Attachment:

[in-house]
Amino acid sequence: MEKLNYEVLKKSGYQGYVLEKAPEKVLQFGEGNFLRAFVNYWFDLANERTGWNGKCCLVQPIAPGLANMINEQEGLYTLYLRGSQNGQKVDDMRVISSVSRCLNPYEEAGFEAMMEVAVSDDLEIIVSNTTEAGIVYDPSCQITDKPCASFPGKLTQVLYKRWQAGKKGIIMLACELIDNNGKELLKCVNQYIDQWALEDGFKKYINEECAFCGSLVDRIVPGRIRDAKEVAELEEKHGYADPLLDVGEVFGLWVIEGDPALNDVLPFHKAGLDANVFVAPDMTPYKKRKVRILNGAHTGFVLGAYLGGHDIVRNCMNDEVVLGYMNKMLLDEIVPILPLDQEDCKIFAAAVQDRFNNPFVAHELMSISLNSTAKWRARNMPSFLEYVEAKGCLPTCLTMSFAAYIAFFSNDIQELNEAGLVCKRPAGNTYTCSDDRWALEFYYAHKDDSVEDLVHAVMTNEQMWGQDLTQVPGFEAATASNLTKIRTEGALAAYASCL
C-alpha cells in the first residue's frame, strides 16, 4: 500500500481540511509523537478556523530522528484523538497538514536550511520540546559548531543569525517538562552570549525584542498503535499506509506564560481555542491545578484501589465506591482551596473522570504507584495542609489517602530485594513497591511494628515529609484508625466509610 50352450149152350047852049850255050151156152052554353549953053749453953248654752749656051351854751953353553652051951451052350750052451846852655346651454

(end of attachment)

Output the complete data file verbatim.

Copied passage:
[in-house]
Amino acid sequence: MEKLNYEVLKKSGYQGYVLEKAPEKVLQFGEGNFLRAFVNYWFDLANERTGWNGKCCLVQPIAPGLANMINEQEGLYTLYLRGSQNGQKVDDMRVISSVSRCLNPYEEAGFEAMMEVAVSDDLEIIVSNTTEAGIVYDPSCQITDKPCASFPGKLTQVLYKRWQAGKKGIIMLACELIDNNGKELLKCVNQYIDQWALEDGFKKYINEECAFCGSLVDRIVPGRIRDAKEVAELEEKHGYADPLLDVGEVFGLWVIEGDPALNDVLPFHKAGLDANVFVAPDMTPYKKRKVRILNGAHTGFVLGAYLGGHDIVRNCMNDEVVLGYMNKMLLDEIVPILPLDQEDCKIFAAAVQDRFNNPFVAHELMSISLNSTAKWRARNMPSFLEYVEAKGCLPTCLTMSFAAYIAFFSNDIQELNEAGLVCKRPAGNTYTCSDDRWALEFYYAHKDDSVEDLVHAVMTNEQMWGQDLTQVPGFEAATASNLTKIRTEGALAAYASCL
C-alpha cells in the first residue's frame, strides 16, 4: 500500500481540511509523537478556523530522528484523538497538514536550511520540546559548531543569525517538562552570549525584542498503535499506509506564560481555542491545578484501589465506591482551596473522570504507584495542609489517602530485594513497591511494628515529609484508625466509610 50352450149152350047852049850255050151156152052554353549953053749453953248654752749656051351854751953353553652051951451052350750052451846852655346651454